An Ashokan edict dating back to third century refers to Kerala as the land of the Cheras, as have many other ancient Sanskrit texts including the Mahabharata. It has been an active spice and ivory trading centre since the early days. Trade flourished with the Phoenicians, Romans, Arabs and the Chinese. Direct trade with Europe was established with the arrival of Vasco da Gama in 1498. Gradually a trading centre was established in Cochin and trade expanded to include the French and the Dutch. Eventually, the British took over the region in 1792.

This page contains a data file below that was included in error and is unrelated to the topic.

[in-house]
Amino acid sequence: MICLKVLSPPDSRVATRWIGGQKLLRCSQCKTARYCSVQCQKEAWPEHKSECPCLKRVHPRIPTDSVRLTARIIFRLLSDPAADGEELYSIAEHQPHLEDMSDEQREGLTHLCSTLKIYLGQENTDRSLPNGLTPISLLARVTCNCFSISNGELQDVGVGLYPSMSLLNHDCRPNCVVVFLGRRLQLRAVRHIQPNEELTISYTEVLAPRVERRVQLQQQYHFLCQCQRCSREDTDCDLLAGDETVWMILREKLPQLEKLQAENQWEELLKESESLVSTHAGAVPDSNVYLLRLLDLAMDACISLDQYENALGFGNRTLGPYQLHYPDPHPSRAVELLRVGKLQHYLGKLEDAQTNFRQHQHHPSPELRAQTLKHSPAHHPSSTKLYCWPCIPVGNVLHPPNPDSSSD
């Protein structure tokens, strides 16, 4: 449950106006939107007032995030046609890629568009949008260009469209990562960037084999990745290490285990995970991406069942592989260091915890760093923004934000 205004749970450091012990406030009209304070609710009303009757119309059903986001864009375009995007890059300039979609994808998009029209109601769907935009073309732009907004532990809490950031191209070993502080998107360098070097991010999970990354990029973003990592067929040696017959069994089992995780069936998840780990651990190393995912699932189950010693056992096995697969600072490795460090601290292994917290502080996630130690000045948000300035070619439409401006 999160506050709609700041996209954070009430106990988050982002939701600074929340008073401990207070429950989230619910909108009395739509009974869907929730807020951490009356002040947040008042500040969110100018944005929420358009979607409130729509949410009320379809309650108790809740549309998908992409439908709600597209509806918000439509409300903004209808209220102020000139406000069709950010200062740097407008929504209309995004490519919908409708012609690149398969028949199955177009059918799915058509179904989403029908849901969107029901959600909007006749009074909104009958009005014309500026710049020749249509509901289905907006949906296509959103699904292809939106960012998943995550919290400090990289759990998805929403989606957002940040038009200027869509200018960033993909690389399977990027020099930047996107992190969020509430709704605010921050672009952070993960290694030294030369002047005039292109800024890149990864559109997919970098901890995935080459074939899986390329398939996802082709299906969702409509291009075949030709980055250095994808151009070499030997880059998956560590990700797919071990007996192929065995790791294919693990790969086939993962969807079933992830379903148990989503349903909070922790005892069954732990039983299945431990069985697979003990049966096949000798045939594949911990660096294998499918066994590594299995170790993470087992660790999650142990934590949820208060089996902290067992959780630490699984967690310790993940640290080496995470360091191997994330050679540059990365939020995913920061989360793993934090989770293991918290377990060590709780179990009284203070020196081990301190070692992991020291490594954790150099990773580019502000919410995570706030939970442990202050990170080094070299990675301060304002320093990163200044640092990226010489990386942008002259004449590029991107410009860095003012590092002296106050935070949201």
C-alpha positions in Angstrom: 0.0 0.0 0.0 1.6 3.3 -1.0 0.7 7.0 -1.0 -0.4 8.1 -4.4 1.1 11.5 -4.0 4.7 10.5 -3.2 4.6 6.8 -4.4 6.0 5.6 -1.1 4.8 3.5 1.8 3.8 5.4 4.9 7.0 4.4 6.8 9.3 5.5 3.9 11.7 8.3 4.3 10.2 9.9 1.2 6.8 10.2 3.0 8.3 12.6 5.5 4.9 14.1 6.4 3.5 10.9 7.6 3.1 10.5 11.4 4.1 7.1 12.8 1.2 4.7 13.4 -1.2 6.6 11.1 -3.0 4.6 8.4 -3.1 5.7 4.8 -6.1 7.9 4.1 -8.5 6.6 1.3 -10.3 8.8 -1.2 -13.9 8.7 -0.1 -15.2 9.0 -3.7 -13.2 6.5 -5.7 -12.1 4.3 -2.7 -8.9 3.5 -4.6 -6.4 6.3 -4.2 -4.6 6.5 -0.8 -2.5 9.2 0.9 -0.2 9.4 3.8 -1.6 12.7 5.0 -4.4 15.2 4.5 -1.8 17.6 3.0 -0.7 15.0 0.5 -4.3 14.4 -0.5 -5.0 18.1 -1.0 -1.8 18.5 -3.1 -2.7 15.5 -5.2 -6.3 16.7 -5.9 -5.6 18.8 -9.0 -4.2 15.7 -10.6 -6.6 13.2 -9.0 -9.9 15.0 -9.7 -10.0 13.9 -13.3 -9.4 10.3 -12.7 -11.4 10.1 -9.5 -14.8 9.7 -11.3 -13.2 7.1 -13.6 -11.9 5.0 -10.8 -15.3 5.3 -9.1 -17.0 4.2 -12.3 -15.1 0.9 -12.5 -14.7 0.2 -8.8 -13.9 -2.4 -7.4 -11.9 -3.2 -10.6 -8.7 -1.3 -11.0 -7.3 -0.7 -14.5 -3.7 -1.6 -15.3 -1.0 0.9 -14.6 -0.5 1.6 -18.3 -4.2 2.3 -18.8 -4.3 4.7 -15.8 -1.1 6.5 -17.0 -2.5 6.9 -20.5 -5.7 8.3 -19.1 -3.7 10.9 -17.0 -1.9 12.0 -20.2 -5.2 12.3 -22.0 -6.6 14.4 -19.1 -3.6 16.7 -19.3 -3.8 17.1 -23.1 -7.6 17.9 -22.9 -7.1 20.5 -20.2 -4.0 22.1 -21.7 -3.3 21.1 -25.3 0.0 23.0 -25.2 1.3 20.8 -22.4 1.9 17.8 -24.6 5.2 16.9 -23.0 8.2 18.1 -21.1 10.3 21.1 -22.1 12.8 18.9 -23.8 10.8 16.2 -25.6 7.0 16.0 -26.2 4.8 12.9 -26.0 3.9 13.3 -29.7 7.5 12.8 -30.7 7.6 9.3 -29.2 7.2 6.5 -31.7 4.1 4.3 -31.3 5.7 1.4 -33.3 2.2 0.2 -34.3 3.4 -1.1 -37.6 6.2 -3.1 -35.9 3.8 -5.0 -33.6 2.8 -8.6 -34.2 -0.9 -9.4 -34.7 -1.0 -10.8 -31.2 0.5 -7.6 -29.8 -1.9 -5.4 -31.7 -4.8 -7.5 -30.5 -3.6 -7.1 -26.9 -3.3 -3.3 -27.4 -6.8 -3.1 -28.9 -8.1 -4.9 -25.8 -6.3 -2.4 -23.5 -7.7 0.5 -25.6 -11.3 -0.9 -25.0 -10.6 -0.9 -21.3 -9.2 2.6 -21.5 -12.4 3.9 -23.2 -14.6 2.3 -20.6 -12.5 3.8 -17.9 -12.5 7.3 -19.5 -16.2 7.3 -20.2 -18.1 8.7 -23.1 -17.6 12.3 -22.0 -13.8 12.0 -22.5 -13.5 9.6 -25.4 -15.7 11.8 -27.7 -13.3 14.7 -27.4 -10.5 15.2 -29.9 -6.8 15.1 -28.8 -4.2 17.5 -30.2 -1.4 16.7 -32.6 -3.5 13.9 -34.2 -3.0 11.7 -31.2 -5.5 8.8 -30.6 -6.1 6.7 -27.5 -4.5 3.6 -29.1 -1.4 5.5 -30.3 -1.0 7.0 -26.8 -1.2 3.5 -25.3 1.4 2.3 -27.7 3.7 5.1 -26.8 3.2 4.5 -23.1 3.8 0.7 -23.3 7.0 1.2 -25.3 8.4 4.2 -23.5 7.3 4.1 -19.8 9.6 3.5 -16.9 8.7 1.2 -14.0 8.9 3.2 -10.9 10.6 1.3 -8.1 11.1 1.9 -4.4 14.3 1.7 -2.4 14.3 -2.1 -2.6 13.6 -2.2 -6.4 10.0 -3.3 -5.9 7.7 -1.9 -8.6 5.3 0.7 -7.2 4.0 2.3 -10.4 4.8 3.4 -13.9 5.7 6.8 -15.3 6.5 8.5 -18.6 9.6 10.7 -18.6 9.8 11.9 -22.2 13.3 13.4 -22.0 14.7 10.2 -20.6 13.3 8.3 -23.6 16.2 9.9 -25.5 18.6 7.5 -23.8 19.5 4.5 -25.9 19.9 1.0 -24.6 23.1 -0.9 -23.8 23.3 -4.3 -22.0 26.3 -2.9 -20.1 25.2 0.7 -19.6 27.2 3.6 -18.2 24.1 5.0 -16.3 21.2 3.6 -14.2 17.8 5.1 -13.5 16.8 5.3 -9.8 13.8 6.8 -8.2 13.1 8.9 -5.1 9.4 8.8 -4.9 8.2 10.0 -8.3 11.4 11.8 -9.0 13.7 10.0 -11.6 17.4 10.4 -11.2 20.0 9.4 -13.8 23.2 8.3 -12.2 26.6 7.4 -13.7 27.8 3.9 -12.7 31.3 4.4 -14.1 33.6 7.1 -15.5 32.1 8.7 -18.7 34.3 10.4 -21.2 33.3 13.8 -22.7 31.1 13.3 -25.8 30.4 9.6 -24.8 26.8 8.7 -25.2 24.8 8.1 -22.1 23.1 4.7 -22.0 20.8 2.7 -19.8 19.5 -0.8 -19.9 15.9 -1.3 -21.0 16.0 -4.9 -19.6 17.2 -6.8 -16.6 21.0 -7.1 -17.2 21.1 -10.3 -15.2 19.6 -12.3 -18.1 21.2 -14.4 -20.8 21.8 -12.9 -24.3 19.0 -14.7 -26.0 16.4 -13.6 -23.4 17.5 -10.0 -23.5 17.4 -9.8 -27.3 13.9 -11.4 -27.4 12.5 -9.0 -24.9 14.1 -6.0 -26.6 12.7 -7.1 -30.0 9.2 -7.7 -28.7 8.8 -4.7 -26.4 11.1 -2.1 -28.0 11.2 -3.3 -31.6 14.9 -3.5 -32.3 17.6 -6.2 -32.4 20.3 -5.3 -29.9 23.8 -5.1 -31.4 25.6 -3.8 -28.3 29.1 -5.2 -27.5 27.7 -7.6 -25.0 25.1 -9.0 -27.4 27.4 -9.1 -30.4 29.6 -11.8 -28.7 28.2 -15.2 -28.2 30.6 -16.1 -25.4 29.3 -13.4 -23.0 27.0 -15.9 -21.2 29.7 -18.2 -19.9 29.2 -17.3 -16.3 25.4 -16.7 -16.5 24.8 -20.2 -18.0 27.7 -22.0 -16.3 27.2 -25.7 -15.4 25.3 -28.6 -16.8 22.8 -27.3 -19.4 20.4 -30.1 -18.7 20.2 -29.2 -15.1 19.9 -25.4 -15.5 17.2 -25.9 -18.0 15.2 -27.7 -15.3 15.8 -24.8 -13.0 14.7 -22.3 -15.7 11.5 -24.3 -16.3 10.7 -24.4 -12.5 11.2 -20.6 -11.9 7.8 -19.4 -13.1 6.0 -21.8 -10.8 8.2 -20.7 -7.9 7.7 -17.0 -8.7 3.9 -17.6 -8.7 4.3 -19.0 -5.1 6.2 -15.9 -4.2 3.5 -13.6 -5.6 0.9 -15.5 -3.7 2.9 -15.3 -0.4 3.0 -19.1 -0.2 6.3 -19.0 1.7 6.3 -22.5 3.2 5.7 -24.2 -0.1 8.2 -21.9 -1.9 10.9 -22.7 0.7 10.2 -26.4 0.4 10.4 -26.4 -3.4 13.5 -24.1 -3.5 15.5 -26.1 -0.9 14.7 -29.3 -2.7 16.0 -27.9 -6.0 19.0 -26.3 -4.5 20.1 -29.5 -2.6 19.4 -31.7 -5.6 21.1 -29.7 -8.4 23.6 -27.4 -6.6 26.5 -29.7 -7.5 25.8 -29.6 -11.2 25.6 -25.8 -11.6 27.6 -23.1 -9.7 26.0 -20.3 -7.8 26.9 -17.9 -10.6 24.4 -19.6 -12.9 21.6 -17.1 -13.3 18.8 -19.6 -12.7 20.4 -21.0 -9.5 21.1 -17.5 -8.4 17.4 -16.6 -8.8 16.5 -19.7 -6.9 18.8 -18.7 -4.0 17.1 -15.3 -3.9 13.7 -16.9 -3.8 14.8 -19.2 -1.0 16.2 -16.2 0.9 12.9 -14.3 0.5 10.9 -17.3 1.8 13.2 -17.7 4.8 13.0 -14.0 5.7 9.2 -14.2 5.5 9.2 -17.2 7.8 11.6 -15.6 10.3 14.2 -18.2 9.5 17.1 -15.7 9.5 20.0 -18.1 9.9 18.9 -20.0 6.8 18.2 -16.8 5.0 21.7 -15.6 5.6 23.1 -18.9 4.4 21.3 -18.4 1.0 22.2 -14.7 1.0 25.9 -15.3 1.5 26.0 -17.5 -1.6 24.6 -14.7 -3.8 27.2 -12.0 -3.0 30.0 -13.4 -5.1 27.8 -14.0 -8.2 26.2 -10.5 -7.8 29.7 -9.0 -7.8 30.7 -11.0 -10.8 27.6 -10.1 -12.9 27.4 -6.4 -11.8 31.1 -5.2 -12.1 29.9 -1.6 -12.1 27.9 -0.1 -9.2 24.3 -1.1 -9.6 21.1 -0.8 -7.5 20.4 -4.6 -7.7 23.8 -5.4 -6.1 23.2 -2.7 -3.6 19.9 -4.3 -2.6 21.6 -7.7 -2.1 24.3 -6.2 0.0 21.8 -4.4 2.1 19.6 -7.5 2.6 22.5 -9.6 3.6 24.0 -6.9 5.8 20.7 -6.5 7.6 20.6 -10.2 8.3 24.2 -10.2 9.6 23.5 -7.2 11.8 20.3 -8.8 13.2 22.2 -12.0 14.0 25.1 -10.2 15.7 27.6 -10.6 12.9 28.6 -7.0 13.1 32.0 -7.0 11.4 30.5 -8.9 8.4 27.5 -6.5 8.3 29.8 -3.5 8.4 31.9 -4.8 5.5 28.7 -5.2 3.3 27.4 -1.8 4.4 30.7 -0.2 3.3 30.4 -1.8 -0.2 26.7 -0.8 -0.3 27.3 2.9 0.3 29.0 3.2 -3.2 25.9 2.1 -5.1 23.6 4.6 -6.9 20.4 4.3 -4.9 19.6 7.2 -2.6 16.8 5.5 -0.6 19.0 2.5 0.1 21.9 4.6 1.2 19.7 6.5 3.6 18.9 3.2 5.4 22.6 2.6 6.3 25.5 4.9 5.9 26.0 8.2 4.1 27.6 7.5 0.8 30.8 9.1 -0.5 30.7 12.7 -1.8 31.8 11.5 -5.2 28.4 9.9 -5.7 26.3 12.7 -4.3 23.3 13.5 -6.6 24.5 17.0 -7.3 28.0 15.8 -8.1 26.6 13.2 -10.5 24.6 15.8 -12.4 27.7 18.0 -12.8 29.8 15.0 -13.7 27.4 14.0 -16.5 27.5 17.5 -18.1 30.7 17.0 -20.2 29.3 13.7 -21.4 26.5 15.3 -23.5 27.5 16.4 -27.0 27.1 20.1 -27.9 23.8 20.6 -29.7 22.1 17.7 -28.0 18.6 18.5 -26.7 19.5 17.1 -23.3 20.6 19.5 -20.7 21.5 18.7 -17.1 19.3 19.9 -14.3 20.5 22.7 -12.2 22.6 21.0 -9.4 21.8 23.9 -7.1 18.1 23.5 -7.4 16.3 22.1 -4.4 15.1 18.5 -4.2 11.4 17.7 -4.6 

After India’s independence in 1947, the princely states of Travancore and Kochi merged to form the province of Travancore-Cochin in 1949. In 1956, Malabar district and Kasargod taluk of South Kanara district further merged with the existing province to form the state of Kerala, and in 1957, elected a communist government to power. The communist government introduced radical agrarian reforms, which helped change the prevailing social structure and to a large extent, is responsible for kerala’s equitable social order.